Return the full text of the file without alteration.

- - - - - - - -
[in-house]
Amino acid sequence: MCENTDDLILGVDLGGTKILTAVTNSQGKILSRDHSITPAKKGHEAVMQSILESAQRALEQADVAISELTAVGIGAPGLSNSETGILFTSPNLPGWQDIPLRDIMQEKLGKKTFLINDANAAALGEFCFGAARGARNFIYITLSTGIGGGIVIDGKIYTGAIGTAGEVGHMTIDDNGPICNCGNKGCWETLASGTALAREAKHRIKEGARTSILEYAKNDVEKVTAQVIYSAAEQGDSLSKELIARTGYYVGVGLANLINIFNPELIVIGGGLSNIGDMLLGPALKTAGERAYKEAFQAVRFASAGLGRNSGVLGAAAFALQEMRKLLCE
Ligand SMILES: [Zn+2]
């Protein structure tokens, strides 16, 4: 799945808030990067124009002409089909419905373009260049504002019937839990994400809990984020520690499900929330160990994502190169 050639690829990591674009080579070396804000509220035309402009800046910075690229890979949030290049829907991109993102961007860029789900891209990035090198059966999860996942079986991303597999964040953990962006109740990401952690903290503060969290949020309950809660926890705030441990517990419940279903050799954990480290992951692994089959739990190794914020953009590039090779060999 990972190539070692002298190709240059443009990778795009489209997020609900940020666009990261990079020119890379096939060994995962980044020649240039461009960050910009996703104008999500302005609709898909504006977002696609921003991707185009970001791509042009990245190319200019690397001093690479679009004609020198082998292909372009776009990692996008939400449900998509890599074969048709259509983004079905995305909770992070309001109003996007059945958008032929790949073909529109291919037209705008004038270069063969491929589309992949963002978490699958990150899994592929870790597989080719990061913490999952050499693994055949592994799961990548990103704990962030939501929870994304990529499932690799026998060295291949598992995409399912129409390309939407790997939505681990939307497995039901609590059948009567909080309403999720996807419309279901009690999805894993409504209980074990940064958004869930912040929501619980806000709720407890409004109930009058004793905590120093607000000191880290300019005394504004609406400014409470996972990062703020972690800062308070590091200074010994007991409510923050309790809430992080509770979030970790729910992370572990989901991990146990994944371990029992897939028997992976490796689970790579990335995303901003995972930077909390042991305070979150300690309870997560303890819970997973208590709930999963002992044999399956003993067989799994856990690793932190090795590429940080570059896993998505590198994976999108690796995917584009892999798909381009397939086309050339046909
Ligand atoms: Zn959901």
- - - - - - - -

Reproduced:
[in-house]
Amino acid sequence: MCENTDDLILGVDLGGTKILTAVTNSQGKILSRDHSITPAKKGHEAVMQSILESAQRALEQADVAISELTAVGIGAPGLSNSETGILFTSPNLPGWQDIPLRDIMQEKLGKKTFLINDANAAALGEFCFGAARGARNFIYITLSTGIGGGIVIDGKIYTGAIGTAGEVGHMTIDDNGPICNCGNKGCWETLASGTALAREAKHRIKEGARTSILEYAKNDVEKVTAQVIYSAAEQGDSLSKELIARTGYYVGVGLANLINIFNPELIVIGGGLSNIGDMLLGPALKTAGERAYKEAFQAVRFASAGLGRNSGVLGAAAFALQEMRKLLCE
Ligand SMILES: [Zn+2]
């Protein structure tokens, strides 16, 4: 799945808030990067124009002409089909419905373009260049504002019937839990994400809990984020520690499900929330160990994502190169 050639690829990591674009080579070396804000509220035309402009800046910075690229890979949030290049829907991109993102961007860029789900891209990035090198059966999860996942079986991303597999964040953990962006109740990401952690903290503060969290949020309950809660926890705030441990517990419940279903050799954990480290992951692994089959739990190794914020953009590039090779060999 990972190539070692002298190709240059443009990778795009489209997020609900940020666009990261990079020119890379096939060994995962980044020649240039461009960050910009996703104008999500302005609709898909504006977002696609921003991707185009970001791509042009990245190319200019690397001093690479679009004609020198082998292909372009776009990692996008939400449900998509890599074969048709259509983004079905995305909770992070309001109003996007059945958008032929790949073909529109291919037209705008004038270069063969491929589309992949963002978490699958990150899994592929870790597989080719990061913490999952050499693994055949592994799961990548990103704990962030939501929870994304990529499932690799026998060295291949598992995409399912129409390309939407790997939505681990939307497995039901609590059948009567909080309403999720996807419309279901009690999805894993409504209980074990940064958004869930912040929501619980806000709720407890409004109930009058004793905590120093607000000191880290300019005394504004609406400014409470996972990062703020972690800062308070590091200074010994007991409510923050309790809430992080509770979030970790729910992370572990989901991990146990994944371990029992897939028997992976490796689970790579990335995303901003995972930077909390042991305070979150300690309870997560303890819970997973208590709930999963002992044999399956003993067989799994856990690793932190090795590429940080570059896993998505590198994976999108690796995917584009892999798909381009397939086309050339046909
Ligand atoms: Zn959901």